The U.S. and other allies are scrambling for a path to push Palestinians back into direct peace negotiations with Israel, but prospects appear to be grim. Diplomatic efforts by Western member states aimed to head off a UN resolution on Palestinian statehood have achieved little or no progress thus far.
Although Palestinian Authority (PA) President Mahmoud Abbas has complained of a pushback over the PA's UN effort, it appears there is little chance of veering off the present course.
In a weekend interview, an Iranian official described the effort as merely another step in a much broader plan. Mojtaba Amani, Iran's ambassador to Egypt, openly conceded in an interview with Al-Watan al-Arabi, that the PA's push for full membership as a UN member state "is a step towards wiping out Israel," and that "the Palestinians must follow a correct example and complete all the measures to prevent the Zionist Entity from depriving them their rights."
Israeli Prime Minister Benjamin Netanyahu's offers of concession, including compromises on language describing the borders of a future state, and describing Israel as a home for the Jewish people, have been reportedly rejected by President Abbas. At this point, said Netanyahu, "until I give the speech, we have only one choice: going to the Security Council. Afterwards, we will sit and decide."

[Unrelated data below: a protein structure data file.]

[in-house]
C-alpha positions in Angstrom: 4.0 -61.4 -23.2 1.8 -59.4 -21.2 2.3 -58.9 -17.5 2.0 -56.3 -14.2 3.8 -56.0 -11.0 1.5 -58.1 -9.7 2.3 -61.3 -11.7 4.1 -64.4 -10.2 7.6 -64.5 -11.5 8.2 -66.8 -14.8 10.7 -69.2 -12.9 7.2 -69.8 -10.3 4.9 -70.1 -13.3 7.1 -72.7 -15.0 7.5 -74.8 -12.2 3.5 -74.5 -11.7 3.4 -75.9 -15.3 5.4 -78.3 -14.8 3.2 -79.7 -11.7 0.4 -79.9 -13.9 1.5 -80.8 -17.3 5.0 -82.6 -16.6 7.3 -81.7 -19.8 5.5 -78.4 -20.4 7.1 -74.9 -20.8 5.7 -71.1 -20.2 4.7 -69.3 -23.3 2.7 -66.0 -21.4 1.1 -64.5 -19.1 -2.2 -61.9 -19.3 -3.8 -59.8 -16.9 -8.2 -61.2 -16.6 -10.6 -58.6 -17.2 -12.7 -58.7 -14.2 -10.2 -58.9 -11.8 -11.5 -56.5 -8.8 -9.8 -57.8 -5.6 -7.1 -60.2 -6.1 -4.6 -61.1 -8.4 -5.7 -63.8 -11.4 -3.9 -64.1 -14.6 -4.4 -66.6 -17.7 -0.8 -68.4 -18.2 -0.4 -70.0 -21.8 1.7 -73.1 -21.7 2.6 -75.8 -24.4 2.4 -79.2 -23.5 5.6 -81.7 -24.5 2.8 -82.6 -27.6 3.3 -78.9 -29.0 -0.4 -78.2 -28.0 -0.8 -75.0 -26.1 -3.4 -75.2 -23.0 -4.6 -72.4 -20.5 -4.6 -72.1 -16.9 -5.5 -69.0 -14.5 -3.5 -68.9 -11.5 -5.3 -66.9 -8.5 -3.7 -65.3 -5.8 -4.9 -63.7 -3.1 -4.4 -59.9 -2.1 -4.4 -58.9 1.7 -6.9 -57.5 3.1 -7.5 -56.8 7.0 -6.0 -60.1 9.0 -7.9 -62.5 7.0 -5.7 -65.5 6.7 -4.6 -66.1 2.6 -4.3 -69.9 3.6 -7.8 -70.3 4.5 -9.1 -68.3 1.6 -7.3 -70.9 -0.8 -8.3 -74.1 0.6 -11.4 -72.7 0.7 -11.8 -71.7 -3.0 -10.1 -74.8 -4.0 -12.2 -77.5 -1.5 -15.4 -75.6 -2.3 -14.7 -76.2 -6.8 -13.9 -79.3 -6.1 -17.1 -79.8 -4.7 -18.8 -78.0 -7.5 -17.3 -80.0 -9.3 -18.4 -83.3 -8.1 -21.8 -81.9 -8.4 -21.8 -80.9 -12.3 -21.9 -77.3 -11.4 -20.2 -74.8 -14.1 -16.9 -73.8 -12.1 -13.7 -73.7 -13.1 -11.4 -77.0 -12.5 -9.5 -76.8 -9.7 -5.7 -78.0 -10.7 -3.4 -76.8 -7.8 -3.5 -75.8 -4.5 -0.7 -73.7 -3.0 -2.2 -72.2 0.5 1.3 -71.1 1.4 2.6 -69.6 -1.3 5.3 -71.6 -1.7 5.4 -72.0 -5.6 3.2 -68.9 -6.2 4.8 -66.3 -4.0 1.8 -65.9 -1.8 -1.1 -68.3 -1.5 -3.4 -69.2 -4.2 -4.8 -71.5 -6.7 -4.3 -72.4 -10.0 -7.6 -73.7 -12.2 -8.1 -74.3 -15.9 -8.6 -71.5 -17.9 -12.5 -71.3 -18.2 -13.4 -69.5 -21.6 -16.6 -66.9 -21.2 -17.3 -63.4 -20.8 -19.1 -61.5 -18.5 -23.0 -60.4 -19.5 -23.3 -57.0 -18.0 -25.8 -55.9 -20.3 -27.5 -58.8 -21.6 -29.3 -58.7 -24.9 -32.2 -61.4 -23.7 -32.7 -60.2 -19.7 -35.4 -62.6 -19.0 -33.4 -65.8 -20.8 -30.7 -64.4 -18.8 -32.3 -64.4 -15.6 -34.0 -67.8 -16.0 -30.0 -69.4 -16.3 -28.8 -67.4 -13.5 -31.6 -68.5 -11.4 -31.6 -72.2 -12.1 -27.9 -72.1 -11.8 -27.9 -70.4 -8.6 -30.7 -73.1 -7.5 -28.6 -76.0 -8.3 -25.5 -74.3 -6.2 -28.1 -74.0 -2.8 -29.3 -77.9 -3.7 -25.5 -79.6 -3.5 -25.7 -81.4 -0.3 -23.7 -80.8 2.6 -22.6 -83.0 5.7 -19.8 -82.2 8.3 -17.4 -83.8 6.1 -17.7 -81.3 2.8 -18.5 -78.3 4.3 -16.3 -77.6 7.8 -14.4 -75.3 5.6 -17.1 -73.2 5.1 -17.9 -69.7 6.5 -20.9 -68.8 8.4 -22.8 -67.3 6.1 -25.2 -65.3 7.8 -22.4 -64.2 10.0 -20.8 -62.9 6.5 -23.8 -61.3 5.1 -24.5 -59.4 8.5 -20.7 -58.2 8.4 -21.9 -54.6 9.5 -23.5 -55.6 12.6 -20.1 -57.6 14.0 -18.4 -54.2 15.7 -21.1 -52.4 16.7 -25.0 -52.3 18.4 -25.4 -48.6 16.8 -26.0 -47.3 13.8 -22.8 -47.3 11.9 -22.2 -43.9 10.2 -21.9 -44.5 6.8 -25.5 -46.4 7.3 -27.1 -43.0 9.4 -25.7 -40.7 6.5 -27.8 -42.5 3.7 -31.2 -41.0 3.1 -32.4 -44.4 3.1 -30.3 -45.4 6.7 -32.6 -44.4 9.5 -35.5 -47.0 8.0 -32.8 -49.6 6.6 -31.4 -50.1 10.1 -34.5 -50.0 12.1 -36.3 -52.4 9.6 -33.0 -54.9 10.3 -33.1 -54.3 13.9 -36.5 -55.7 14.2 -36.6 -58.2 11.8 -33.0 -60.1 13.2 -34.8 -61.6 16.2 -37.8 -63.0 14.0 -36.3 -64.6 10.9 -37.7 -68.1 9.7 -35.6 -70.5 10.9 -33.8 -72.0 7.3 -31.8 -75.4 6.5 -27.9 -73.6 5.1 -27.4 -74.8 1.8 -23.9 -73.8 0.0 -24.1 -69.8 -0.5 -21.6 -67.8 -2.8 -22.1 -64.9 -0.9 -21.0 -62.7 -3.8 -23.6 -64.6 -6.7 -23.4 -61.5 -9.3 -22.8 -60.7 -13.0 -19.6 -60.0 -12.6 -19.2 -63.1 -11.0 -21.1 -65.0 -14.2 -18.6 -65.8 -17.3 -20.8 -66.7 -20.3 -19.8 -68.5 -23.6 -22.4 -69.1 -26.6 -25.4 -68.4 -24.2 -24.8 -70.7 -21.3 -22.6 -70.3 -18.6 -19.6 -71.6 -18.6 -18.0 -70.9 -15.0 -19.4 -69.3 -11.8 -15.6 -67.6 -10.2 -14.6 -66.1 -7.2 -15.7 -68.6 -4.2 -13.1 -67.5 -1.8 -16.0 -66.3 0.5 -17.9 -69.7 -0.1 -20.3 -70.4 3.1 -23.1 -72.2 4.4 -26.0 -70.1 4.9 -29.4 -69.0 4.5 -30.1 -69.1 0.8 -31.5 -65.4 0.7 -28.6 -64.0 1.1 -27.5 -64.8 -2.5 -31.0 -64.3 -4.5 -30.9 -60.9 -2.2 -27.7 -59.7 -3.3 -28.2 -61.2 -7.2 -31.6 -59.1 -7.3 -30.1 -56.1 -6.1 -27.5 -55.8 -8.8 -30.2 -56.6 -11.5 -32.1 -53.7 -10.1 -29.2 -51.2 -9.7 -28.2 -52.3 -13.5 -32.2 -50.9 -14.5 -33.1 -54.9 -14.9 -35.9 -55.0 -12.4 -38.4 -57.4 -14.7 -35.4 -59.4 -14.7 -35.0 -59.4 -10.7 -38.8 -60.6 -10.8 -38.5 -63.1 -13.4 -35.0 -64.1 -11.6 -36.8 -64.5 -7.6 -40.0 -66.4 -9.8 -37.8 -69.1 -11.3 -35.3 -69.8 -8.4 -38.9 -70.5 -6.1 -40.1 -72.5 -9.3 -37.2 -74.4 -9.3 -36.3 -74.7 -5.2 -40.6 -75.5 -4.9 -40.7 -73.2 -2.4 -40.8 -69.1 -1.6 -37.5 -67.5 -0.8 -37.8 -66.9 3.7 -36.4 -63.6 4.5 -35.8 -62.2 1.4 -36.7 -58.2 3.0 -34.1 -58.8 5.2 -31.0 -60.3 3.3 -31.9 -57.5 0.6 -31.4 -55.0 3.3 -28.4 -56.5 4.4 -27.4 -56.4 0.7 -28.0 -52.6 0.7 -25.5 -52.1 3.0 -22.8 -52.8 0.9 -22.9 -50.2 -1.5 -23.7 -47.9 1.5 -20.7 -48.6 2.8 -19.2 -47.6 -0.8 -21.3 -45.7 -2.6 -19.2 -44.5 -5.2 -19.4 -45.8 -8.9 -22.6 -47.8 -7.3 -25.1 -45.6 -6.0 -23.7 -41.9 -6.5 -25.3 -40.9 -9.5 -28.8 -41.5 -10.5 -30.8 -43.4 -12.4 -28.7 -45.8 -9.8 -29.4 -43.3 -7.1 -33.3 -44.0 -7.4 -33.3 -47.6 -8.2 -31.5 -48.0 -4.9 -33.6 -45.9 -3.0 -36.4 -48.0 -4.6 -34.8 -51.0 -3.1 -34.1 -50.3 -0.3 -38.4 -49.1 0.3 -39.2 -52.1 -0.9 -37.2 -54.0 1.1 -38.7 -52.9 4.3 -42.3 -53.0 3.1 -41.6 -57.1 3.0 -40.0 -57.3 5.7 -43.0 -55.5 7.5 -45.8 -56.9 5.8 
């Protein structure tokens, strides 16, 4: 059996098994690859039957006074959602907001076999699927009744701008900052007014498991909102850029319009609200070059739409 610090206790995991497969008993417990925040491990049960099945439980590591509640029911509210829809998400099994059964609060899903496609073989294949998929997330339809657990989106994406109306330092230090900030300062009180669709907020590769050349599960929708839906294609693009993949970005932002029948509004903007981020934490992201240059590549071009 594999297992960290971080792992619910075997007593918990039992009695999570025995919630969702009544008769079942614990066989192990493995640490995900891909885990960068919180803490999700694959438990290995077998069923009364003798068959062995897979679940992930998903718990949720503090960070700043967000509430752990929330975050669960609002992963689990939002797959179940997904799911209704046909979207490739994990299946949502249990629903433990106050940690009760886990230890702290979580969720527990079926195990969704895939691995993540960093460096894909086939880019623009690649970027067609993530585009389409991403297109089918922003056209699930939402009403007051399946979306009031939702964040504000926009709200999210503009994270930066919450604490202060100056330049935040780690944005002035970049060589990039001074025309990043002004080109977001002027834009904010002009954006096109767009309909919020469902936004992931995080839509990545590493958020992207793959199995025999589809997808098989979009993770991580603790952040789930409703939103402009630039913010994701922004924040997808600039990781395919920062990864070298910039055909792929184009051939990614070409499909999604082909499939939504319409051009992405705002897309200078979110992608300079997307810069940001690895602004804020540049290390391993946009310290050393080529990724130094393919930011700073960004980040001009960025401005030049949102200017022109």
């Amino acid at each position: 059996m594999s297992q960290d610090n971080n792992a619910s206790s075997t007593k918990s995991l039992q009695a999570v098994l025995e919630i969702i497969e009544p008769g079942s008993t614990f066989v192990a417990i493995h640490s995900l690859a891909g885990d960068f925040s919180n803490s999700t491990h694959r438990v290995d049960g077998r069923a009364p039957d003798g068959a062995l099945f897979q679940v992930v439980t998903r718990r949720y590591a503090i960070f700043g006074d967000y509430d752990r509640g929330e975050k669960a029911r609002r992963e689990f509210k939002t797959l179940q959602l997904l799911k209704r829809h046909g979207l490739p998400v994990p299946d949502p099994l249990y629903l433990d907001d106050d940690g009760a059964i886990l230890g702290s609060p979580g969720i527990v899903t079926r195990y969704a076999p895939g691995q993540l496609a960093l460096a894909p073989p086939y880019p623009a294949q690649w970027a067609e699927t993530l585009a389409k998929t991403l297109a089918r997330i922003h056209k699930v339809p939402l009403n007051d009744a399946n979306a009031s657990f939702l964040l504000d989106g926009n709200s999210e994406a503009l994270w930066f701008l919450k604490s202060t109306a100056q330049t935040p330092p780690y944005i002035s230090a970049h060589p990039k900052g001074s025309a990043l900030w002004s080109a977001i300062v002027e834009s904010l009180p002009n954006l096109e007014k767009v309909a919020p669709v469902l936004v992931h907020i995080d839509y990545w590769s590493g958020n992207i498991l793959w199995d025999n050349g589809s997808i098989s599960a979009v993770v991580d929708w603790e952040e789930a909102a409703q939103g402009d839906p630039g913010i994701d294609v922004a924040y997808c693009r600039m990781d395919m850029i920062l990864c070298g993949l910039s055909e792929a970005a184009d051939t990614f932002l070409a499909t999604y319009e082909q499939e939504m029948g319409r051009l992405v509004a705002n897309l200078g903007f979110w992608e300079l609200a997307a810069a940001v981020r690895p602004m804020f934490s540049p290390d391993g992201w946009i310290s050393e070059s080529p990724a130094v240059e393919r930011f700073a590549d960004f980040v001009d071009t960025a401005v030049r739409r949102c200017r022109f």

The U.S., for it's part, plans to veto any PA request for full inclusion as a member state. At the very least, the PA would likely secure an upgrade of its current status as a mere observer if it turned to the full UN General Assembly. Regardless, Western diplomats say that will still only lead to disappointment for the Palestinians and not get them any closer to actual statehood.
Of course, the Palestinians face risks if they refuse to alter their course. Congress may follow through on threats to cut off American aid to the PA. In which case, "the risk of PA's collapse is very real," said PA central bank chief Jihad al-Wazir.